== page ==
After the war I kept crossing the border illegally, under the Iron Curtain I guarded it as a German border patrolman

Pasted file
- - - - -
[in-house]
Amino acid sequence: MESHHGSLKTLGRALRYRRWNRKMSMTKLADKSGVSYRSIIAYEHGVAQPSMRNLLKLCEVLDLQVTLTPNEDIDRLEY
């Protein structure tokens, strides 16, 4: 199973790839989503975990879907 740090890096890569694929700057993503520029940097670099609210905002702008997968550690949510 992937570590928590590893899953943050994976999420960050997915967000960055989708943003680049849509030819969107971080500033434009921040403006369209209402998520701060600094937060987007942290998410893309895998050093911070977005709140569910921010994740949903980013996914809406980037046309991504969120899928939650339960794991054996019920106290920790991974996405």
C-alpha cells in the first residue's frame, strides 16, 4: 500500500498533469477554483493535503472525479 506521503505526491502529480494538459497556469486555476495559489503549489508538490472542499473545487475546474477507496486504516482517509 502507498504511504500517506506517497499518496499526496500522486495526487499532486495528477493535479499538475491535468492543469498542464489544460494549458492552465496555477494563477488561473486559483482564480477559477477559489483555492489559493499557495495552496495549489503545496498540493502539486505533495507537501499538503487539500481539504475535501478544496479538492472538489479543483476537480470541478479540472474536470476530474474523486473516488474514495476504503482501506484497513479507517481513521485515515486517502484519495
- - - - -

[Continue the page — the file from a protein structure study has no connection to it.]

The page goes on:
Robert Böhm was born on 26 February 1932 in Nýrsko (Neuern in German), to the family of architect Robert Böhm, who among other things designed the – still standing – memorial to the First World War. In 1937 Konrad Henlein visited Nýrsko and was greeted by the citizens of the town. Little Robert recited a poem to him. In September 1938 Robert was enrolled in the first class of Czech primary school, a few weeks later the portrait of the Czechoslovak president was replaced with a photograph of Hitler – as a result of the Munich Agreement. At the age of ten, Robert joined the Jungvolk organisation, later on the Flying Hitlerjugend, where he participated in war games and camps. In the last few weeks of the war, Robert had a first-hand view of a procession of impoverished concentration camp prisoners through Nýrsko. As the front lines approached, Nýrsko came under bombardment, costing the lives of forty local inhabitants. It was only after the war that the citizens of Nýrsko found out about the executions of prisoners from concentration camps at the local train station, when the German citizens of the towns were made to dig up, wash and properly bury those executed. Once arrests of Nýrsko Germans began and Robert’s father decided to flee to Germany, the thirteen-year-old accompanied him to the border and later illegally smuggled him letters and messages to Bavaria. When Robert’s mother died of a cardiovascular disease in September 1945 and Czechs moved into their house, Robert headed out alone to join his father in Germany. In the following months he crossed the border repeatedly, carrying small household items into Germany, eventually smuggling over his six-year-old sister. He continued his border crossings until the construction of the Iron Curtain, mainly gathering mushrooms and blueberries, but also keeping in contact with smugglers of goods and people. The one-time grammar school student eventually trained as a baker in Germany, but did not make use of his training. His years of childhood experience were useful when he joined the German border patrol, among other things he guarded the Czech-German border under the Iron Curtain. He was only able to visit Nýrsko, the town of his birth, in June 1989, when he was also introduced to the post-revolutionary local politician Ivan Bečvář, who remained his friend until death. They did not reproach each other for the events of the war or its aftermath. They agreed: “We were both still just children”.